Pop Psalms: Nick Lowe's "(What’s So Funny ’Bout) Peace, Love, and Understanding"

Abby Olcese

Editor's note: Our free Pop Psalms ebook, featuring all 12 essays in one place, is available here.

In an interview with AARP Magazine, Nick Lowe mentioned that the song “(What’s So Funny ’Bout) Peace, Love, and Understanding” has become such a part of the pop-music songbook that he barely even recognizes it as his own work anymore. “I feel like I had nothing to do with it,” he said. “It really does feel like it’s ‘Auld Lang Syne’ or ‘Happy Birthday to You.’”

It’s true that, more often than not, Lowe’s best-known song is associated with other artists rather than with the man who wrote and first performed it. Lowe originally recorded the song with his band, Brinsley Schwarz, in 1974, but its most recognizable version is the cover by Elvis Costello & The Attractions on the 1979 album Armed Forces, which Lowe produced. It’s gone on to generate hundreds of versions by other artists across a wide swath of musical genres. There are soul covers, bluegrass covers, and doo-wop covers. Wilco has recorded it. So has blues legend Keb’ Mo’. Early in 2020, rockers Sharon Van Etten and Josh Homme teamed up to perform a duet of the song.

The reason Lowe’s song has such staying power isn’t only that it’s been covered by countless artists (though certainly that keeps it relevant). It’s because the song addresses a timeless desire for justice and agape love in a world that projects selfishness and fear, while still, in some corners, maintaining a sense of hope. The song’s message is so universally applicable that it doesn’t feel like the work of a single person. It feels like it’s always existed. In that sense, “Peace, Love, and Understanding” is its own kind of psalm, addressing the same feelings and crying out with the same desires that are present in these passages of biblical wisdom literature.

Lowe’s song is written from the perspective of a weary traveler who appears to be stuck in a dark, seemingly hopeless state of mind, a witness to the world’s many injustices and unfair treatment of others. Lowe sings:

As I walk through
This wicked world,
Searchin’ for light in the darkness of insanity,
I ask myself
Is all hope gone?
Is there only pain and hatred and misery?

In the second verse, he continues:

So where are the strong?
And who are the trusted?
And where is the harmony?
Sweet harmony.
’Cause each time I feel it slippin' away, it just makes me wanna cry.
What's so funny ’bout peace, love and understanding? Oh...
What's so funny ’bout peace, love and understanding?

Those lyrics get at a recognizable feeling of frustration that spoke to the time Lowe wrote them, but could also be applied to any number of situations in our world today: systemic racism, the COVID-19 pandemic, and confusion regarding the nature of truth in public discourse. The sentiments Lowe’s song expresses may also be familiar to anyone who’s spent time reading the psalms.

TC Podcast: Pop Psalms

Many of the psalms, particularly those of David, address the writer’s spiritual anguish, over injustice, slander by enemies, and the prosperity of the wicked. In Psalm 55, David begins by writing “My thoughts trouble me and I am distraught because of what my enemy is saying, because of the threats of the wicked; for they bring suffering on me and assail me in their anger.” Psalm 62 addresses comfort found in the Lord, while also asking of David’s enemies, “How long will you assault me? Would all of you throw me down—this leaning wall, this tottering fence?”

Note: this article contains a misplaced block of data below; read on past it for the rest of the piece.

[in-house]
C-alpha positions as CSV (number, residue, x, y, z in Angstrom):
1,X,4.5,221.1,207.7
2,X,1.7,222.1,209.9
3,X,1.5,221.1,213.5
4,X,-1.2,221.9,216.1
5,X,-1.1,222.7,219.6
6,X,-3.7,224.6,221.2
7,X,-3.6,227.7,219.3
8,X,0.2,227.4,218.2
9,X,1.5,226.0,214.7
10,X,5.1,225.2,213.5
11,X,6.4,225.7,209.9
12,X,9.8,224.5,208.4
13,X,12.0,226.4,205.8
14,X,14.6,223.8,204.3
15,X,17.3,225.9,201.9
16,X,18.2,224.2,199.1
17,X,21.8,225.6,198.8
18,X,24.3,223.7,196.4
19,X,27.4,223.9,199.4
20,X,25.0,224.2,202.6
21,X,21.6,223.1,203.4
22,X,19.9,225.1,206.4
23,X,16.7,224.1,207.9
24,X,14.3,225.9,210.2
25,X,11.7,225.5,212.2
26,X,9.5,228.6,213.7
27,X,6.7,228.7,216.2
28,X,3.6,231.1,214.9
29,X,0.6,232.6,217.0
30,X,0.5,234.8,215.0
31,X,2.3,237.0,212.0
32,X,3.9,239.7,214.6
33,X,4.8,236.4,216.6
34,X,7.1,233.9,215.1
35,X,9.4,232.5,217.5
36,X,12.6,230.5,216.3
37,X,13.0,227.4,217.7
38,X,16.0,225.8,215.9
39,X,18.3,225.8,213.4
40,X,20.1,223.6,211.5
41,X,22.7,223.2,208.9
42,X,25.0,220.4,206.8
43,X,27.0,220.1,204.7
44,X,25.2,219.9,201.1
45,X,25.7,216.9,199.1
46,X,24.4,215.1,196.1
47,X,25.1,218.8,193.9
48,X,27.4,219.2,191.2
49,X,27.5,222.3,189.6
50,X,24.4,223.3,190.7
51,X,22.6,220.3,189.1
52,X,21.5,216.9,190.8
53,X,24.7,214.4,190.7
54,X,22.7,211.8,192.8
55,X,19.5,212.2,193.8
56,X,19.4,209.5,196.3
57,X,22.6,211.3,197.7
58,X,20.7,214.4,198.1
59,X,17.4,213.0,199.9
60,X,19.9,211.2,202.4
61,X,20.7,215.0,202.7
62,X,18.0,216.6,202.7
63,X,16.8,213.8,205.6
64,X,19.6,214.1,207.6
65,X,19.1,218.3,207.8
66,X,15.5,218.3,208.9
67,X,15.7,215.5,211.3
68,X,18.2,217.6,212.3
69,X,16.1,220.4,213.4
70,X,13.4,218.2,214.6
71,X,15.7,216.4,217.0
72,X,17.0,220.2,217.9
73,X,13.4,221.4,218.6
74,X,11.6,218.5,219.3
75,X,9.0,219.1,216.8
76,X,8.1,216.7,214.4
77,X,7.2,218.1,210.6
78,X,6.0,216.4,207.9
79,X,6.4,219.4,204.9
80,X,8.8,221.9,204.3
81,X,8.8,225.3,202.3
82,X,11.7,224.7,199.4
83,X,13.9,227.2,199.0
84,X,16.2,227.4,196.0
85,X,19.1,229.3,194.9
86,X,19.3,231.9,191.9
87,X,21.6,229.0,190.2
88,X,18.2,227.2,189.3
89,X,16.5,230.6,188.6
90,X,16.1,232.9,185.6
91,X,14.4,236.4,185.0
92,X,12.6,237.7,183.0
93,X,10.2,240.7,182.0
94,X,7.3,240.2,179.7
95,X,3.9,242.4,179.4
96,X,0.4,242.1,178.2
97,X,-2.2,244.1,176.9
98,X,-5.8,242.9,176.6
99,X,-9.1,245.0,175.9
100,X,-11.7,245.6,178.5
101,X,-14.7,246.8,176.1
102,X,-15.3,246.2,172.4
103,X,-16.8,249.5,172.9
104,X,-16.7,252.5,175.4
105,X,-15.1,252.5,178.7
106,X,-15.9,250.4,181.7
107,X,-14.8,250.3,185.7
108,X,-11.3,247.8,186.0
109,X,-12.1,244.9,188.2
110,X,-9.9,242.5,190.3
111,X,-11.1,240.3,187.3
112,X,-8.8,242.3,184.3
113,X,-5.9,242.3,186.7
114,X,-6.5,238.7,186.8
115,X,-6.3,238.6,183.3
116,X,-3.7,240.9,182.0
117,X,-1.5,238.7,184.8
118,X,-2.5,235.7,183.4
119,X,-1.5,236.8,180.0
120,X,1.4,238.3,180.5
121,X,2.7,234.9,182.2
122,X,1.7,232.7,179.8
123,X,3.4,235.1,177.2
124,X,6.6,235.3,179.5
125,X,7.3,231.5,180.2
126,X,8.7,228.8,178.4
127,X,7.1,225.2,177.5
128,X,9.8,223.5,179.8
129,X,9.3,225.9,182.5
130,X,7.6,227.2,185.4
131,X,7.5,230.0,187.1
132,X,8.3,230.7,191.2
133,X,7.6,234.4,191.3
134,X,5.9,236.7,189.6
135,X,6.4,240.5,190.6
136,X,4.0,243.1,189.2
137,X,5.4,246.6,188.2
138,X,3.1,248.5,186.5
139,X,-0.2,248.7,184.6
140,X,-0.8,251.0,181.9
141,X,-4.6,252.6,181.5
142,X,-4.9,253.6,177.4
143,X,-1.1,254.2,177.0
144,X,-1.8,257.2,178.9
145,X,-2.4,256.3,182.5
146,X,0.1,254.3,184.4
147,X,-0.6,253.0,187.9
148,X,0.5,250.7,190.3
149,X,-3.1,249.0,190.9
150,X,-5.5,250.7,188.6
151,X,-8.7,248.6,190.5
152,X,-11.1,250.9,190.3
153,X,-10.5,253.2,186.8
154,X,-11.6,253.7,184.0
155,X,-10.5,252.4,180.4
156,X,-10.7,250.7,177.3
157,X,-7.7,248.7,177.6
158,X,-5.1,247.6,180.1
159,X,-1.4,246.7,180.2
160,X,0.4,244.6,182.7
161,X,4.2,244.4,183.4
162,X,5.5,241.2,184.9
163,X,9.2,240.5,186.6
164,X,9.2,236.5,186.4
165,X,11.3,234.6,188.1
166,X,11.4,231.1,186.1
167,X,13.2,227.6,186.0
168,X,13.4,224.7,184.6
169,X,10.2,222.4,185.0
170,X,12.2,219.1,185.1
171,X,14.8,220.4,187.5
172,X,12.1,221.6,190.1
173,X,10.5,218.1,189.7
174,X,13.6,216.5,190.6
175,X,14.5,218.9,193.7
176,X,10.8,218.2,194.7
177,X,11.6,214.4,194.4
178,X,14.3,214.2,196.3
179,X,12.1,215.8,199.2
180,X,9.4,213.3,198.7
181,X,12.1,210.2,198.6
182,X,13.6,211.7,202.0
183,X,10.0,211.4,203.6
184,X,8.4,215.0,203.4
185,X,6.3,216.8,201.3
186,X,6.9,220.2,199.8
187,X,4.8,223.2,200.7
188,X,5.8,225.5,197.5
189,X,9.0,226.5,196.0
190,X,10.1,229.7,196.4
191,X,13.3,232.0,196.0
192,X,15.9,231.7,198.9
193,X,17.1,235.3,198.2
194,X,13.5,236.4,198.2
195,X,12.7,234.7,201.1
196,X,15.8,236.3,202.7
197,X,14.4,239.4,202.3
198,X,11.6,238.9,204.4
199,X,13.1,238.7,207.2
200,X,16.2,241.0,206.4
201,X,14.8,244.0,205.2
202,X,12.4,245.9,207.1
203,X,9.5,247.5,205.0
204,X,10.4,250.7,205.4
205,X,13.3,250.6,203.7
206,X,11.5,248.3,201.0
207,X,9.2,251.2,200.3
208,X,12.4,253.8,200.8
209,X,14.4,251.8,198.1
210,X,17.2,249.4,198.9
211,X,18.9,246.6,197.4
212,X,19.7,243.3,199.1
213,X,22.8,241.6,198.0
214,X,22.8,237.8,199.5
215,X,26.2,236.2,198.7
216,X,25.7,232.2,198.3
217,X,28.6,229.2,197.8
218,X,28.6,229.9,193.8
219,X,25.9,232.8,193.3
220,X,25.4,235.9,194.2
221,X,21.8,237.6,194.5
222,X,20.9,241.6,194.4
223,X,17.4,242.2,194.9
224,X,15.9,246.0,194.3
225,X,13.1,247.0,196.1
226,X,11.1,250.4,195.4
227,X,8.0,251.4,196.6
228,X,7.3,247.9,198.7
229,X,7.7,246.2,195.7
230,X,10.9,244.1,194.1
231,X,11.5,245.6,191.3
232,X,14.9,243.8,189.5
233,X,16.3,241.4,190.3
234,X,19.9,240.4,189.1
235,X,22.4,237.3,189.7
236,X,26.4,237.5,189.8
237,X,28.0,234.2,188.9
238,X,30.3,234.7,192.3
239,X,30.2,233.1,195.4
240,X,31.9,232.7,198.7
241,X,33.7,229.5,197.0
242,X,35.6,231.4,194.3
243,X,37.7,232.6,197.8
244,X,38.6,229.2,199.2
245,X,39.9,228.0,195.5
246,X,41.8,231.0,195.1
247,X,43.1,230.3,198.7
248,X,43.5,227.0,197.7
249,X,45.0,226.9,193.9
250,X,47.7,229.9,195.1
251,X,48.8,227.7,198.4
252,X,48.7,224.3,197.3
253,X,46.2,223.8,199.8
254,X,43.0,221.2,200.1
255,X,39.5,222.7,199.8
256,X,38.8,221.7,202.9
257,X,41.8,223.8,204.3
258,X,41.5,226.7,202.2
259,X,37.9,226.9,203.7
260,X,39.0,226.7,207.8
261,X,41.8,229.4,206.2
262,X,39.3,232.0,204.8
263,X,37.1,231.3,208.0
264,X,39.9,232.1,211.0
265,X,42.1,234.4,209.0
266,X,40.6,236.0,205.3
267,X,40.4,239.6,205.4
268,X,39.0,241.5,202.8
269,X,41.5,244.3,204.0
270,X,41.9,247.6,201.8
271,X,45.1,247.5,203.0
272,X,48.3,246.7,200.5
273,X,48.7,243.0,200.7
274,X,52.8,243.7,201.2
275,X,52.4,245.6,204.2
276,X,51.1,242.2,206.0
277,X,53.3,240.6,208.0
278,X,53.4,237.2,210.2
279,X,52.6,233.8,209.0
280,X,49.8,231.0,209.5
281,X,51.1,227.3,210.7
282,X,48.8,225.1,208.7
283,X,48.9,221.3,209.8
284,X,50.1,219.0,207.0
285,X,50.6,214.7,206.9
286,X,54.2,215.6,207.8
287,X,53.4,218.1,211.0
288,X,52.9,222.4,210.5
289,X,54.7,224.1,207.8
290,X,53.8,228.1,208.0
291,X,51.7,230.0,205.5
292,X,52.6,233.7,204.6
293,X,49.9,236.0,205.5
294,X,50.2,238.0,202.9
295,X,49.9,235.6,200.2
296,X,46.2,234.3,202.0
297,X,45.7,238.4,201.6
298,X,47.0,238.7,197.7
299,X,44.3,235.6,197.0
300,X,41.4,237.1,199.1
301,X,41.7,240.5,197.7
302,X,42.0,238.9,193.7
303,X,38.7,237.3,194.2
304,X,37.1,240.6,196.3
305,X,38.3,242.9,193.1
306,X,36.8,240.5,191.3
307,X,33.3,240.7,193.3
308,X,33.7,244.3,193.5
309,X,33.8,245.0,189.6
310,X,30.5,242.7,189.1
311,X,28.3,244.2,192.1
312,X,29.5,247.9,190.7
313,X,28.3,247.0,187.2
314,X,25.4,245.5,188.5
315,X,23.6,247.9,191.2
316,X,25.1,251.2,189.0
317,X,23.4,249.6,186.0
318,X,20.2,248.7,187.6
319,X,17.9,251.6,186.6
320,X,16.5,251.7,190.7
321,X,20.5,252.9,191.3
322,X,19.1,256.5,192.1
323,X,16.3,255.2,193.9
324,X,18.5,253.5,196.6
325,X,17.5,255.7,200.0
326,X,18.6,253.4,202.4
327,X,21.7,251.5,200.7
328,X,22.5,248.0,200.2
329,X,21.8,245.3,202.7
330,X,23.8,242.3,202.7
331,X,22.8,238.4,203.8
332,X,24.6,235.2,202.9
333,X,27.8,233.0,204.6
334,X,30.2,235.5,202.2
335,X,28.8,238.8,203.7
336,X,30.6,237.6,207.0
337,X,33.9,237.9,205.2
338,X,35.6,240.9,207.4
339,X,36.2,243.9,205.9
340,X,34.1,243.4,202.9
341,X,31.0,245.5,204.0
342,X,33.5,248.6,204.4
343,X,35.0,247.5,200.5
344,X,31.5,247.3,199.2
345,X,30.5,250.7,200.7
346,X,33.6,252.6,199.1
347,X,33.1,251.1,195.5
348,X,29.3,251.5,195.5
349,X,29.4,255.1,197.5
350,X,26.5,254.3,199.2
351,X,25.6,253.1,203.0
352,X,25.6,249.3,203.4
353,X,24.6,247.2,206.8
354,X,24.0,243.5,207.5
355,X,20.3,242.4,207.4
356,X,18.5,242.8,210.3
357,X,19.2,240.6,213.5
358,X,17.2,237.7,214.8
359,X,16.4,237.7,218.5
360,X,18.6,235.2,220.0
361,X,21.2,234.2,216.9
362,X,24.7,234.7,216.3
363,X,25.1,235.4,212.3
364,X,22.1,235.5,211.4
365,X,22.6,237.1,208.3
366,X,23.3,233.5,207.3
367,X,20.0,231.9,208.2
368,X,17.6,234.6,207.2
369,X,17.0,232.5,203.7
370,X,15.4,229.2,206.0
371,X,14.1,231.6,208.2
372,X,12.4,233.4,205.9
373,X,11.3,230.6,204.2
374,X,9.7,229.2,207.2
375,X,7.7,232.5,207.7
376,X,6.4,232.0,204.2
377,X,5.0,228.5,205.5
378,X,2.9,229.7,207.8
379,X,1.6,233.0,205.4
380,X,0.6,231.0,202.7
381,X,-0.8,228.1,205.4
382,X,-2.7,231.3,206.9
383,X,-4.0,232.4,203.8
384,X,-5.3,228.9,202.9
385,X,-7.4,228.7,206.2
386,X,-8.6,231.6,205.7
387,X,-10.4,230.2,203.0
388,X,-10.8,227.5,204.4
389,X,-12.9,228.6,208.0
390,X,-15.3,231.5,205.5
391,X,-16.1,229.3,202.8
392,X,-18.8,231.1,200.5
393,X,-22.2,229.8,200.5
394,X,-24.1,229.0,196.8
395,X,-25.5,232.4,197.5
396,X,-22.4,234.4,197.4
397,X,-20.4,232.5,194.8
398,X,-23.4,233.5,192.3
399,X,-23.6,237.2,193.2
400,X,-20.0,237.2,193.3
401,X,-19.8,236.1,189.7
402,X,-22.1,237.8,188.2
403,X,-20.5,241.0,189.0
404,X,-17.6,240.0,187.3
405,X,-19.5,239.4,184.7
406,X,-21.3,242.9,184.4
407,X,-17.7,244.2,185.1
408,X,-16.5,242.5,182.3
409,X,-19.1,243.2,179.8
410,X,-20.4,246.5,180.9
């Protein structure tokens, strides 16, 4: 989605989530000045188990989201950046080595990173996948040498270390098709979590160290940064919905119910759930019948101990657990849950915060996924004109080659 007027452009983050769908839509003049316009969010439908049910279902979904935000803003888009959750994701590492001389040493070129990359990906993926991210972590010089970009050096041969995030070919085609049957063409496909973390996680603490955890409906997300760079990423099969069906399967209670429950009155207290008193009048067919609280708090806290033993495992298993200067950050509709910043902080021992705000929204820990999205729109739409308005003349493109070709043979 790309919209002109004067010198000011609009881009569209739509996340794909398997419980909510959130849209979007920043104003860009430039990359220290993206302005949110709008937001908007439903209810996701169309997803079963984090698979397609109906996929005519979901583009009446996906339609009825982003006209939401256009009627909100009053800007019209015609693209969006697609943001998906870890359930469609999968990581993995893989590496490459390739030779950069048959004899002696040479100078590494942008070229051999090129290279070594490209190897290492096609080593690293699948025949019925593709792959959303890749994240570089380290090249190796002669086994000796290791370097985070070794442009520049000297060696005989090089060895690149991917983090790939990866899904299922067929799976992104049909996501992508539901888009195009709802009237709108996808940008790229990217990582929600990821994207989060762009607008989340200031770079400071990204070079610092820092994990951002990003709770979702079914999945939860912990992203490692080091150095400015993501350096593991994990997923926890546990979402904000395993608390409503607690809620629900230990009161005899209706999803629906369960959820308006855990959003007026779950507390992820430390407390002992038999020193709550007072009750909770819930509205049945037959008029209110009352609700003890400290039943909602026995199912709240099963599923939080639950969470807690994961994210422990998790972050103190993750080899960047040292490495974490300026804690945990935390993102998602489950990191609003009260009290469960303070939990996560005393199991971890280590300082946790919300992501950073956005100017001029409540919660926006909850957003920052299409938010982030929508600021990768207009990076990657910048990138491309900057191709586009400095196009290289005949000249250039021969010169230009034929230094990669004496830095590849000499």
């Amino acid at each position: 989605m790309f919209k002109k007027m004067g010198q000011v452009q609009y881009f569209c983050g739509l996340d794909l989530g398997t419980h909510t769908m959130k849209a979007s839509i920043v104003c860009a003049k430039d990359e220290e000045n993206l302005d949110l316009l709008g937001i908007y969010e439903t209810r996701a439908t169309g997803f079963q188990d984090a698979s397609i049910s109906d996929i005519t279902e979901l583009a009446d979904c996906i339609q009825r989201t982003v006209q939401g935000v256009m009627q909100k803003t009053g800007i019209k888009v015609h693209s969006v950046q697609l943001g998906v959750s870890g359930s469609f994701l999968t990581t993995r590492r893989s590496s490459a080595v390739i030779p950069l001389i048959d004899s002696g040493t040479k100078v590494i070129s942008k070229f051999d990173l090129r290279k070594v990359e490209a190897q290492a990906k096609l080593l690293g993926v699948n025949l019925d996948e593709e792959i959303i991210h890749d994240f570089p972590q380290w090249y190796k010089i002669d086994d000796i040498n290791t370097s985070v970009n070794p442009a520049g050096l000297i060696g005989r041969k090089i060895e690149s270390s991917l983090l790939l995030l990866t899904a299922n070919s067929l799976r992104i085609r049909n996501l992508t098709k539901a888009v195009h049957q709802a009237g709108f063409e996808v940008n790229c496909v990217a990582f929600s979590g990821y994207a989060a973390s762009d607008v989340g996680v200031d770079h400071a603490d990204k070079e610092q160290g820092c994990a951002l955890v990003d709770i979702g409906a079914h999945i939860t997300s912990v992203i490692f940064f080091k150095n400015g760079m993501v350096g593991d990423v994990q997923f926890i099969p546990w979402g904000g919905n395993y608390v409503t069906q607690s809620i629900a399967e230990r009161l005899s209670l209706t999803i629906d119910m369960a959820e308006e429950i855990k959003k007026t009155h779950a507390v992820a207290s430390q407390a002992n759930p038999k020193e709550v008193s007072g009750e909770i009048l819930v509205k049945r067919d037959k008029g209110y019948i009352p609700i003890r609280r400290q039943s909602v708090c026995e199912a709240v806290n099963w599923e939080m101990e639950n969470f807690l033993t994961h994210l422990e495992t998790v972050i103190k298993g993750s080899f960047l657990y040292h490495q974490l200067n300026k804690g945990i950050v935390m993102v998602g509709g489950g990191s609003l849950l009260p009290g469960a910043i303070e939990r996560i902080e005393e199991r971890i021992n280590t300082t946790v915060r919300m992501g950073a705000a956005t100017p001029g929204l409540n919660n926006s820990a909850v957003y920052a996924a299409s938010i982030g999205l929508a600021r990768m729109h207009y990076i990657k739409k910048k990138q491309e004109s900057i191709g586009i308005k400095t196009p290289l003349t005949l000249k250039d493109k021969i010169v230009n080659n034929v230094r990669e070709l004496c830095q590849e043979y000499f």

Just as often, however, psalms give us reassurance of God’s overarching narrative of justice. In Psalm 37, David writes, “The wicked plot against the righteous and gnash their teeth at them; but the Lord laughs at the wicked, for he knows their day is coming.” Psalm 119 addresses both justice and inner turmoil, with the writer asking for God to give him strength to continue living a life of righteousness and faith in the face of worldly wickedness. It also includes this line of testimony: “I run in the path of your commands, for you have broadened my understanding.”

That reassurance also exists in “(What’s So Funny ’Bout) Peace, Love, and Understanding?”—not through the song’s lyrics, but in its music. In most versions of the song, including Lowe’s, the instrumental portions aren’t downbeat and dirge-like, as the words might suggest. Rather, they’re energetic and fast-paced. The opening chords feel empowering, not disheartening. Lowe’s song addresses the singer’s pain and disappointment with the world, but it remains a happy pop song throughout.

That’s because, like the psalms, “(What’s So Funny ’Bout) Peace, Love, and Understanding?” isn’t a complaint. It’s a call. Lowe’s lyrics ask, “Where are the strong? Who are the trusted?” His music, with its bright chord progressions, rhythmic piano, and splashy drums, suggests an answer: it’s us. If the righteous people of the world stand together and act with selflessness and integrity, the song’s plea for “peace, love, and understanding” can be heard and met.

Like the psalms, “(What’s So Funny ‘Bout) Peace, Love and Understanding?” tempers lament and yearning with a sense of spiritual optimism. The singer, like the psalmist, is wracked with sorrow at the state of the world, but the song’s arrangement suggests a reassurance that there are larger forces at work than the wickedness of humanity. Lowe’s song empowers the listener to go and be the change we wish to see, even as we remember that our empowerment is divinely directed.

Topics: Music